#20 Michigan (24-11, 10-8 B1G) vs
#24 Oklahoma State (20-13, 9-9 B12)
The BTT Should've Been Here Arena
|WHEN||12:15 pm ET, Friday|
Michigan -1 (KenPom)
Michigan -2.5 (Vegas)
PBP: Jim Nantz
Analyst: Bill Raftery & Grant Hill
Right: Stare into the abyss that is Pistol Pete's face.
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There's blissfully little to discuss in this section. I've closed the Bracket Matrix tab for the first time in weeks, if not months. The team has safely arrived in Indianapolis. Michigan is not dealing with any significant injuries.
Win The Game.
THE LINEUP CARD
Projected starters are in bold. Hover over headers for stat explanations. The "Should I Be Mad If He Hits A Three" methodology: we're mad if a guy who's not good at shooting somehow hits one. Yes, you're still allowed to be unhappy if a proven shooter is left open. It's a free country.
|G||1||Jawun Evans||So.||6'1, 185||70||33||117||No|
|Speedy, ball-dominant PG. Streaky outside shooter, at best going to rim.|
|G||13||Phil Forte||Sr.||5'11, 195||78||16||130||Not At All|
|Three-point sharpshooter with range well beyond the arc.|
|G||30||Jeffrey Carroll||Jr.||6'6, 215||73||23||129||Not At All|
|Do-it-all wing scores efficiently inside and out. Good rebounder.|
|F||23||Leyton Hammonds||Sr.||6'8, 215||57||16||130||No|
|Stretch four shooting 34% from three.|
|F||41||Mitchell Solomon||Jr.||6'9, 245||50||16||115||Very|
|Great offensive rebounder, good rim protector, foul-prone. Gets easy buckets.|
|F||12||Cameron McGriff||Fr.||6'7, 210||39||15||103||Yes|
|TO-prone, iffy-shooting bit player salvages ORtg with sky-high FT rate.|
|G||0||Brandon Averette||Fr.||5'11, 175||37||21||95||No|
|Efficient scorer on low usage, but turnovers a consistent problem.|
|G||24||Davon Dillard||So.||6'5, 215||24||21||109||Not At All|
|Glue guy who can score. Weakness is—surprise!—turnovers.|
[Hit THE JUMP for the rest of the preview.]
As Brian covered earlier this week, Oklahoma State plays a very different brand of basketball than the one Big Ten fans are used to watching:
27% of their shots are classified by hoop-math as "transition"—ie, within the first ten seconds of the Shot clock. That's a full 50% more than Michigan (18%) and 24th nationally. A lot of the teams in front of them are very bad low majors trying anything to disguise their halfcourt offenses; the only more transition-oriented teams in the tournament are Creighton, UCLA, Kentucky, and Arkansas.
The Cowboys are going to push the tempo, jack up some shots that would give John Beilein hives, crash the boards with aplomb, and look to feed into that transition offense by playing high-risk, aggressive defense.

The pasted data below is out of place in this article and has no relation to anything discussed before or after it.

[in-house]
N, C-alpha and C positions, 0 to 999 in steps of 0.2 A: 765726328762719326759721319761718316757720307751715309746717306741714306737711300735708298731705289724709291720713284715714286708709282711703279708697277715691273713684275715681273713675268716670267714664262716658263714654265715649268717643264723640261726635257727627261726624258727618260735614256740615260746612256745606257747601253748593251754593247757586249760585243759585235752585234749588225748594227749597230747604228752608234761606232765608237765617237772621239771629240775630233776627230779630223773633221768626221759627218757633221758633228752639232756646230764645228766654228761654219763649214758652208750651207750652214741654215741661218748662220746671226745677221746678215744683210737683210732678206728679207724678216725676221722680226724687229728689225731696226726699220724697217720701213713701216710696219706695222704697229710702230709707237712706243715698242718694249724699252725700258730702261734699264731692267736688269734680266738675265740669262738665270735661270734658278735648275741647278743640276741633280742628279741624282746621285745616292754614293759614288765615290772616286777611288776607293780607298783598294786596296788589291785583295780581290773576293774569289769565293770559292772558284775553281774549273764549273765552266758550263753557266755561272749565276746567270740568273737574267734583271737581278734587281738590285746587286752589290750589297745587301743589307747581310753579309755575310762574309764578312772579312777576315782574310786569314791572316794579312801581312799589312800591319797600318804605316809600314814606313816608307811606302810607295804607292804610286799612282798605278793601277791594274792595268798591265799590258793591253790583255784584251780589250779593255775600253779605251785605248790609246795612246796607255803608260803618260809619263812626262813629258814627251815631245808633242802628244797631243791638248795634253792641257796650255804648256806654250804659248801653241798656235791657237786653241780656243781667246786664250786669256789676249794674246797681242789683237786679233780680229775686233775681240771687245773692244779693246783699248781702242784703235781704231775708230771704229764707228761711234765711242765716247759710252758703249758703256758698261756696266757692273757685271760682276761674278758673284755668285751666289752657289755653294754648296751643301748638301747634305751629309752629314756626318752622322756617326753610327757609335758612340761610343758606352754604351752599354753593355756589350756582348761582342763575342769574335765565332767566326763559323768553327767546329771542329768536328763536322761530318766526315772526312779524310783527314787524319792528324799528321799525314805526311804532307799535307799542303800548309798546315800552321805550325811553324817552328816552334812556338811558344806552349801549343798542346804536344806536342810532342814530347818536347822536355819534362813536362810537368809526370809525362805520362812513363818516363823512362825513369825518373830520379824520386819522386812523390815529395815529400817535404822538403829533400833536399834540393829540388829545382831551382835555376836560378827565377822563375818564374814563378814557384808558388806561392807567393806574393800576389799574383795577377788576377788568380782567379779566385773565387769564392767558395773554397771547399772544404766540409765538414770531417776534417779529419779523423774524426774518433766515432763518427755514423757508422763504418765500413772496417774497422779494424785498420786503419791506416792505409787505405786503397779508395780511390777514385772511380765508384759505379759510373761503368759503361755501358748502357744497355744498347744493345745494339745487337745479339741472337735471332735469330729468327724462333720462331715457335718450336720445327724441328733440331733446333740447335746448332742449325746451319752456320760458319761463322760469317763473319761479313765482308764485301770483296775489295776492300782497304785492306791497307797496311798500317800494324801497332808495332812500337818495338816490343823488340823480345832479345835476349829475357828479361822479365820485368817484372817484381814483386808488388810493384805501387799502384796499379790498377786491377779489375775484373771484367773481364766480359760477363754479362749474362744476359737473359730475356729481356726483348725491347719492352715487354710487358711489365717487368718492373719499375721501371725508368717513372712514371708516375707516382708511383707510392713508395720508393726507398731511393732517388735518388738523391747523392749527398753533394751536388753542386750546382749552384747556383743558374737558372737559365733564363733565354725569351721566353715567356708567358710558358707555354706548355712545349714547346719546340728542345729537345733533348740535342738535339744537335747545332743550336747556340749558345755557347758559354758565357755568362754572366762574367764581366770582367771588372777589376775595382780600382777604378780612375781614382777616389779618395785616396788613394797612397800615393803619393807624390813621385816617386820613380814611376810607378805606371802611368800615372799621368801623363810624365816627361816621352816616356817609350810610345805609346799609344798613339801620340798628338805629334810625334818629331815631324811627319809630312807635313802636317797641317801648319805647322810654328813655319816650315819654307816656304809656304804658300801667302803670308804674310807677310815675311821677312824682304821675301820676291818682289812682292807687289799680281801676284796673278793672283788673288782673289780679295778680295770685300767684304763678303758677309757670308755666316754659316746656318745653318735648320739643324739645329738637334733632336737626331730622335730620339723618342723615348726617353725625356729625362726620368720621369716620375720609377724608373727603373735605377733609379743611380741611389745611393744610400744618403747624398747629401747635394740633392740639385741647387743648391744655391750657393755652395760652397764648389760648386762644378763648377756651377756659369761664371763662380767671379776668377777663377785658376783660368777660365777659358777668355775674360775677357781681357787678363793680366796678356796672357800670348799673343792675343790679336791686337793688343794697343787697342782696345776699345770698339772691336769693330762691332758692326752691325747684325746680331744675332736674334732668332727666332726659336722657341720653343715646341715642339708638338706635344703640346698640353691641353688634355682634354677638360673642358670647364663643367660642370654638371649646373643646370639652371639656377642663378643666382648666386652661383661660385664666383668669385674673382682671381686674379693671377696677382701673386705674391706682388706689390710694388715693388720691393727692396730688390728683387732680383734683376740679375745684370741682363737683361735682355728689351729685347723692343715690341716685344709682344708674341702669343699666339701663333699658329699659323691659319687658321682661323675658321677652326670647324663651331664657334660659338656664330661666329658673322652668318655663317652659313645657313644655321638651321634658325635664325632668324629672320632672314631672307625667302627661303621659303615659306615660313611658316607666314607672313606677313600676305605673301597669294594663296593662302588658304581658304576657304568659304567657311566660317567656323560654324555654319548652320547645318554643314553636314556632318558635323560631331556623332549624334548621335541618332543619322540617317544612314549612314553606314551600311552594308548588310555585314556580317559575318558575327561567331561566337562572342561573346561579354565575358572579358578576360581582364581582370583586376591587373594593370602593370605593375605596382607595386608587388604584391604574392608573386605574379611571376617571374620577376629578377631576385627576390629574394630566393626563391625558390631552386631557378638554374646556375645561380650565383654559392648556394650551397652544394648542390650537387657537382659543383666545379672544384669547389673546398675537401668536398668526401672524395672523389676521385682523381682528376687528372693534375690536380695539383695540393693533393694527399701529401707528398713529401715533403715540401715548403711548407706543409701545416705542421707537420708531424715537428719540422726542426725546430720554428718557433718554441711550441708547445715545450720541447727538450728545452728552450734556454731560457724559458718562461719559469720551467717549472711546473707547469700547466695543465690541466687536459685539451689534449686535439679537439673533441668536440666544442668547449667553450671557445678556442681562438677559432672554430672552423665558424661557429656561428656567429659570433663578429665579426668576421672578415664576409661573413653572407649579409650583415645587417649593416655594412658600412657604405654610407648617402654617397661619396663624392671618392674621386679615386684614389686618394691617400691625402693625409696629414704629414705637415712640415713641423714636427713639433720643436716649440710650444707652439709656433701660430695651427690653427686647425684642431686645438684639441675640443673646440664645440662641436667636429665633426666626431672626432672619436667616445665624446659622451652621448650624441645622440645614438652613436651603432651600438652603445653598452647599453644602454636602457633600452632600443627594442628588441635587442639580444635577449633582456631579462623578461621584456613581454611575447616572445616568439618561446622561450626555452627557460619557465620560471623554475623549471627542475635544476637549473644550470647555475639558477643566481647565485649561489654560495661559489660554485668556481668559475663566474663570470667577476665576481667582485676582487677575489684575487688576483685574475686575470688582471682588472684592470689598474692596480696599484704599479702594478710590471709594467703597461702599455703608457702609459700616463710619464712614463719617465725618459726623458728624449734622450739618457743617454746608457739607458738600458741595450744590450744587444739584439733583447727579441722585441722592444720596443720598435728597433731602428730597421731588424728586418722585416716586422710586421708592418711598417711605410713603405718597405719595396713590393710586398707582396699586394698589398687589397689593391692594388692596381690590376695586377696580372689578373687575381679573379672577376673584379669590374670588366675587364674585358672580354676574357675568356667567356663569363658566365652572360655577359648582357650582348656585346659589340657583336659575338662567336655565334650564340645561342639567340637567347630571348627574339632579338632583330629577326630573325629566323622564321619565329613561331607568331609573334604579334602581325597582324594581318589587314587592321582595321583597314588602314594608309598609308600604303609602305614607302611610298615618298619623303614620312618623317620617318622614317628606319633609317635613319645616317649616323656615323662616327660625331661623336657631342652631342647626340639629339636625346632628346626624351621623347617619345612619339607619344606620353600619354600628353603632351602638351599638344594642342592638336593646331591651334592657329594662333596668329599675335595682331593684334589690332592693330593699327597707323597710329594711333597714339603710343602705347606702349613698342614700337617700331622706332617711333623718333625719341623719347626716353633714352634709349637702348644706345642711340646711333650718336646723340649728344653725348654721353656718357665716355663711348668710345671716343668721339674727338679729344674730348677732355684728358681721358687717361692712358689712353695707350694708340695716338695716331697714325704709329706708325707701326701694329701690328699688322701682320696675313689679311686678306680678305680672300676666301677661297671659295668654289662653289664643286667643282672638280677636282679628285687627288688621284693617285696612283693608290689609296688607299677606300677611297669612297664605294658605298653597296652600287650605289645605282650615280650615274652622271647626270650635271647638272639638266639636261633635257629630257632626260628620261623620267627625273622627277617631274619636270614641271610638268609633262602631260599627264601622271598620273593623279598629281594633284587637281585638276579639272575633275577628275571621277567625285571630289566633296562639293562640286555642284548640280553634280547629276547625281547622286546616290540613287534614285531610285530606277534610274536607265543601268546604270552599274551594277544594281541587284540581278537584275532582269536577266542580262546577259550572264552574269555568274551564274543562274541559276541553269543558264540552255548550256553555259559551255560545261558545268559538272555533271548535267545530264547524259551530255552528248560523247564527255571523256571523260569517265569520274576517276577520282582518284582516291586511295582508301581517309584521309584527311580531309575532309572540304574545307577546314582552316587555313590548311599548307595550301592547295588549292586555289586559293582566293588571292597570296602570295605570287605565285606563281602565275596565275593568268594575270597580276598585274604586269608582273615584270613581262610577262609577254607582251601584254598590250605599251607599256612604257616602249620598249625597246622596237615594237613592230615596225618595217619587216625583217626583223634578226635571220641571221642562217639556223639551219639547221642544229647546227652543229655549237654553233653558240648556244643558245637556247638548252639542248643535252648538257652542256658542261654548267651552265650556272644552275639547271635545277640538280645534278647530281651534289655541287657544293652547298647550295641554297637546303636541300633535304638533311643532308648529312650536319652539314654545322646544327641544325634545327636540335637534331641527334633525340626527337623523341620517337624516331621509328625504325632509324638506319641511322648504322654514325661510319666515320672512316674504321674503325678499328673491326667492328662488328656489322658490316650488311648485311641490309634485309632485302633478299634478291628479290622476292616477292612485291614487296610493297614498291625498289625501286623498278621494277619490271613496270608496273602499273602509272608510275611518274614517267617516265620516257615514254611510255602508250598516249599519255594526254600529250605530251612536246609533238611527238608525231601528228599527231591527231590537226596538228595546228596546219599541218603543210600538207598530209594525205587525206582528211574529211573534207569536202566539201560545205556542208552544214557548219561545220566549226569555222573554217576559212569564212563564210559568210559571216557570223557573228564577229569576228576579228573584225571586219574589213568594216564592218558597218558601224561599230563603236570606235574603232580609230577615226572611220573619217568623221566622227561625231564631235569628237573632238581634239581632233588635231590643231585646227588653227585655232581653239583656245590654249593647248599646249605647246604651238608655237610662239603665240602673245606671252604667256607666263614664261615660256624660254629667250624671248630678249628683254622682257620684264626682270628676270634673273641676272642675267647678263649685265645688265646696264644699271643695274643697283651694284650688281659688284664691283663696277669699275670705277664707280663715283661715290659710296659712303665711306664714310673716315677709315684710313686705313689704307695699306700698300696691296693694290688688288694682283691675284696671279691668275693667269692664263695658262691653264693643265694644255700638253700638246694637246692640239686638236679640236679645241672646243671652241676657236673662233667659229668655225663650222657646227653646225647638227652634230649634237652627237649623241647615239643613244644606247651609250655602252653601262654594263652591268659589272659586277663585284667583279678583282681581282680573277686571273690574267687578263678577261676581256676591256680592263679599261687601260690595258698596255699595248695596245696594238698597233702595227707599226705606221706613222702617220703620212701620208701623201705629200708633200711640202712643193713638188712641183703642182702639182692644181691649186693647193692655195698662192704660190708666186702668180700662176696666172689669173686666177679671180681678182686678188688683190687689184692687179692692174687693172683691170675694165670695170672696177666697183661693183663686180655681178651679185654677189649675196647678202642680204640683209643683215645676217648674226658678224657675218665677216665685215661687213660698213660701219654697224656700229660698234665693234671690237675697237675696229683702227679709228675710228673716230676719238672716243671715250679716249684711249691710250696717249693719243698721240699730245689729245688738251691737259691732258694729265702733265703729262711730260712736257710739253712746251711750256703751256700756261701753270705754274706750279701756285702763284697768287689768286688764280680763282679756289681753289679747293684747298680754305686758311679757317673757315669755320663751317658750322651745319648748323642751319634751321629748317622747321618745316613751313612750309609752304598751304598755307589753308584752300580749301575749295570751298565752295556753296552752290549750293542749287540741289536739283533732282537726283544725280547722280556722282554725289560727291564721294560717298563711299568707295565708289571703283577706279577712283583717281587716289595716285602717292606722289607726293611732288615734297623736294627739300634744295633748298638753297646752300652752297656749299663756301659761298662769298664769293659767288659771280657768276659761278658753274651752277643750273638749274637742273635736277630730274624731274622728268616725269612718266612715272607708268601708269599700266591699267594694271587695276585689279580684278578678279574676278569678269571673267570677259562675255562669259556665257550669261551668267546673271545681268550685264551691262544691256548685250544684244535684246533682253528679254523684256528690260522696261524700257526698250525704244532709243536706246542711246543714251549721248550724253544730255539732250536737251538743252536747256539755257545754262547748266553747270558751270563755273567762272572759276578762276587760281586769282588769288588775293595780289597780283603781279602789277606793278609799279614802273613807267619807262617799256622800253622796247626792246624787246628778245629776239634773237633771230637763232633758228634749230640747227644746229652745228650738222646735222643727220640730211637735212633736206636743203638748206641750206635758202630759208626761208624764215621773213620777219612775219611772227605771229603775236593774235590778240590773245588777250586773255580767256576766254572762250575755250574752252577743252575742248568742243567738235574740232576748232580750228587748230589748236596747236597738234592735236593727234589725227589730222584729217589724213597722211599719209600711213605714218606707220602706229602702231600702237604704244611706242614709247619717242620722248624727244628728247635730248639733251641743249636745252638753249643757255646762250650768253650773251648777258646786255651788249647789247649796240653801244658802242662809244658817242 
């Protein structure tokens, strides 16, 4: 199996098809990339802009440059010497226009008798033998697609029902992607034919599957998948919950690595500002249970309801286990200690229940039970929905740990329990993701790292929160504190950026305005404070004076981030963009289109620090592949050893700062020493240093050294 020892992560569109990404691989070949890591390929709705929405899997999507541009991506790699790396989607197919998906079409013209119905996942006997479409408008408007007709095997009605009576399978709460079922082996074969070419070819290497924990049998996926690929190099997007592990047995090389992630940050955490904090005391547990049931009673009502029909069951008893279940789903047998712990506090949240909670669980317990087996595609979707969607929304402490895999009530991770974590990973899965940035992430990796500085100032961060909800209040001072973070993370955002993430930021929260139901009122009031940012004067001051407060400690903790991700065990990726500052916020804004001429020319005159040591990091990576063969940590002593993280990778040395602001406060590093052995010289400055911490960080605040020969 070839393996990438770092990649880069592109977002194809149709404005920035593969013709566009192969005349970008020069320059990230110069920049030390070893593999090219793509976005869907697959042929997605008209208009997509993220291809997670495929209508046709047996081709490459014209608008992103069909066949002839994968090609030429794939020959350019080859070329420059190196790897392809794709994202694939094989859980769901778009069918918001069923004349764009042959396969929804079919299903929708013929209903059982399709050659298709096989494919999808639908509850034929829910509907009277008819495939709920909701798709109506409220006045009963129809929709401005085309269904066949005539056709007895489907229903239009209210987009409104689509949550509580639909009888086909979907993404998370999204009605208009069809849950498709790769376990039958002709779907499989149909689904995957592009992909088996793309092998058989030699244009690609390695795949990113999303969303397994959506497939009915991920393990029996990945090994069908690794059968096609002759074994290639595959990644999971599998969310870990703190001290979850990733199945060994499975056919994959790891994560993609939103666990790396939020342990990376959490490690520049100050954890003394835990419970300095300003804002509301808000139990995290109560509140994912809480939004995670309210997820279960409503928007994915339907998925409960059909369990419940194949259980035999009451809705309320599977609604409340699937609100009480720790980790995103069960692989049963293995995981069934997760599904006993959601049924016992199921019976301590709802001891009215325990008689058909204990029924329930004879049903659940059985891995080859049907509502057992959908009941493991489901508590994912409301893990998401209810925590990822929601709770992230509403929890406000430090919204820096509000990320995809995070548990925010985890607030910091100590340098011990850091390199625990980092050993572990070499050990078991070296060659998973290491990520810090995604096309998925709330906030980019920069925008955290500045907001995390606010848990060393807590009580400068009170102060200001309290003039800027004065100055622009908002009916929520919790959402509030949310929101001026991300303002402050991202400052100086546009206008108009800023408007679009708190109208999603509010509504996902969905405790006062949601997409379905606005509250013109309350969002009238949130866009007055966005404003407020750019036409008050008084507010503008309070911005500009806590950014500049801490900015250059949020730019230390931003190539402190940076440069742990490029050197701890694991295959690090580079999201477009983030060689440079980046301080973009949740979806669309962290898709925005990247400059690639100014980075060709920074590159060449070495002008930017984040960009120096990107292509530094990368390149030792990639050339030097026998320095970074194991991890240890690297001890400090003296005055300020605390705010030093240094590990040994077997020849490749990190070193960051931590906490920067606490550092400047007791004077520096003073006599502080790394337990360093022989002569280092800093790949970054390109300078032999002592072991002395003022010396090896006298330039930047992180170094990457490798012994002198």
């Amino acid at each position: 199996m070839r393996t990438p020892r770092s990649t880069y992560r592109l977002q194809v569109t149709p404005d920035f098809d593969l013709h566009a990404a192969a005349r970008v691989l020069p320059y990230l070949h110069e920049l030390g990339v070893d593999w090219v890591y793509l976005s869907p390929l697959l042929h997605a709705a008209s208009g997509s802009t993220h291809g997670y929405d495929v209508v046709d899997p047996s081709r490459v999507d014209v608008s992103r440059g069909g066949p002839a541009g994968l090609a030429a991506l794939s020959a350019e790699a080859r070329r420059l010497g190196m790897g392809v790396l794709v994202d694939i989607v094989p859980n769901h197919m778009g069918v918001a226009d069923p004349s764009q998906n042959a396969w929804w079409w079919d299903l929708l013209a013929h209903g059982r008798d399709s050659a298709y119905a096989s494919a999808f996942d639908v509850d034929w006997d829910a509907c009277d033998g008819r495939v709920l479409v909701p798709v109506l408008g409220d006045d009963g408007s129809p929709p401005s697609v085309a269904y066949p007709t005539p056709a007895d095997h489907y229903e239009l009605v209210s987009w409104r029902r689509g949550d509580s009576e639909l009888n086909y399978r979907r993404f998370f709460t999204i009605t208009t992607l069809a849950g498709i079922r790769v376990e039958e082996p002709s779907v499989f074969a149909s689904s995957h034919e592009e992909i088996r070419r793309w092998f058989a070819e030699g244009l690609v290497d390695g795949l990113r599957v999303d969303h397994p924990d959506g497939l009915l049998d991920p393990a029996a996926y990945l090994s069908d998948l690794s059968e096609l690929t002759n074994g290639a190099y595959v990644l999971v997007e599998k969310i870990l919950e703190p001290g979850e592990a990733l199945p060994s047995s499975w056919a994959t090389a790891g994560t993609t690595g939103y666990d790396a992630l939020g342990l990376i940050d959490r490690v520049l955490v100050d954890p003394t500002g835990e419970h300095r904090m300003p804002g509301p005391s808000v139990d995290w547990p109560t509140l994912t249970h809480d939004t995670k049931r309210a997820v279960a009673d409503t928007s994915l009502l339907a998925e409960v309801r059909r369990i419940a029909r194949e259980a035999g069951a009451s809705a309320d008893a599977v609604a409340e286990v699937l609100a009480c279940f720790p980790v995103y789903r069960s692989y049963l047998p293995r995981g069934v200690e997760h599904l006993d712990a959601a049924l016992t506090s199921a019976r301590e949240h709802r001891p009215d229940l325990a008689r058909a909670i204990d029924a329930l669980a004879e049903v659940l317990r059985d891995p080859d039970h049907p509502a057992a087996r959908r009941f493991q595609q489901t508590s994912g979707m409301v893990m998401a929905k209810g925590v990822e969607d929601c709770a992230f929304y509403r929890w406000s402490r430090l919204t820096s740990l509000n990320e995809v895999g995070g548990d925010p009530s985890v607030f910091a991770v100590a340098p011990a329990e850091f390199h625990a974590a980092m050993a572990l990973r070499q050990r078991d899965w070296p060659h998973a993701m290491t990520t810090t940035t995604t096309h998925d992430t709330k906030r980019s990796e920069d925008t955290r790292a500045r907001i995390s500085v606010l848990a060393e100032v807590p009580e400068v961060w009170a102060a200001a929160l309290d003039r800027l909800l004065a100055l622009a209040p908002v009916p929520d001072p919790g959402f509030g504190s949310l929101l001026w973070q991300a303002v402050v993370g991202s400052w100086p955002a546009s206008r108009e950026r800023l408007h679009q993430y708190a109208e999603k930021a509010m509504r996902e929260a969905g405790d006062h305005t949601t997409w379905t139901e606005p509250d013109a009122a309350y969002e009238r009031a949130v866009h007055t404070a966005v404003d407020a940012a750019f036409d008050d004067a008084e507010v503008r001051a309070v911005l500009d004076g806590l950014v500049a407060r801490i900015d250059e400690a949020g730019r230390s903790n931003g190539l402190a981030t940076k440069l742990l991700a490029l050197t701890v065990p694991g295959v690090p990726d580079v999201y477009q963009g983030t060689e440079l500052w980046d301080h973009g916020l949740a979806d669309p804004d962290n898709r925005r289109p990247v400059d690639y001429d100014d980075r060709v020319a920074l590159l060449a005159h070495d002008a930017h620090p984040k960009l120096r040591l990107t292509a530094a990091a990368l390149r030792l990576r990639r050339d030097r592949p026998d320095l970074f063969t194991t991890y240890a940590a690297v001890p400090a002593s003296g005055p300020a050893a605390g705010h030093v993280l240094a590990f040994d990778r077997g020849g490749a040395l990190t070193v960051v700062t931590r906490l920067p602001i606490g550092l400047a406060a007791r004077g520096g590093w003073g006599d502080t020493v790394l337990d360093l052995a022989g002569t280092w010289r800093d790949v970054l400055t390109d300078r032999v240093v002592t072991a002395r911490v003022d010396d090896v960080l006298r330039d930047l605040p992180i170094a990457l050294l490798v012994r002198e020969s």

The maestro of KenPom's top-ranked offense is point guard Jawun Evans, a lightning-quick slasher who uses a third of OSU's possessions with high efficiency. His game is predicated on getting into the lane and it's very tough to keep him out of there. While he's not an elite finisher at the rim, he hits some tough shots, including the floater, and he's a good free-throw shooter who gets to the line frequently. He's not necessarily a score-first player, though, as his drive-and-kick ability generates a ton of offense for others; he's third nationally in assist rate and he takes good care of the ball. Evans runs hot-and-cold with his outside shot; he's made 38% of his threes this season but just 29% in Big 12 play.
Evans may struggle on the other end of the floor; after watching the most recent Kansas game on the YouTubes, I think he'll have trouble navigating Michigan's high screens—he slammed into a few against Frank Mason, and while Mason is one of the best players in the country, Derrick Walton has been playing at a comparable level. Iowa State's Monte Morris was very productive and efficient in three wins against OSU this year, too.
Walton wants to take this matchup, and it looks like he'll get it:
MAAR says he'll be tasked with Phil Forte while Derrick Walton will guard Jawun Evans
— Orion Sang (@orion_sang) March 16, 2017
If Evans' speed gives Walton trouble, I wouldn't be surprised to see that flip at some point. Regardless, both players will have important matchups. 5'11" shooting guard Phil Forte is a 43% three-point shooter with range that extends well beyond the arc. He's mostly a catch-and-shoot guy but he can also fire off the bounce. As you might expect, he's not nearly as effective inside the arc; Michigan will look to run him off the line and test his midrange game. Letting him step into an open 18-footer is better than contesting hard and risking a foul; he's an incredible 77-for-81 on free throws this year.
Wing Jeffrey Carroll is a remarkably effective scorer; he's posted 59/43/80 (2P%/3P%/FT%) shooting splits this season with a high FT rate. He's also a good rebounder on both ends. He doesn't create a ton of shots on his own, but he's lethal at finishing off kickouts or in transition; his shot chart, via UMHoops, shows a player with a very efficient game:
Carroll can be held down by a disciplined defense; he'll draw Michigan's best defender in Zak Irvin. If Irvin can match Carroll's production, the Wolverines will be in good shape.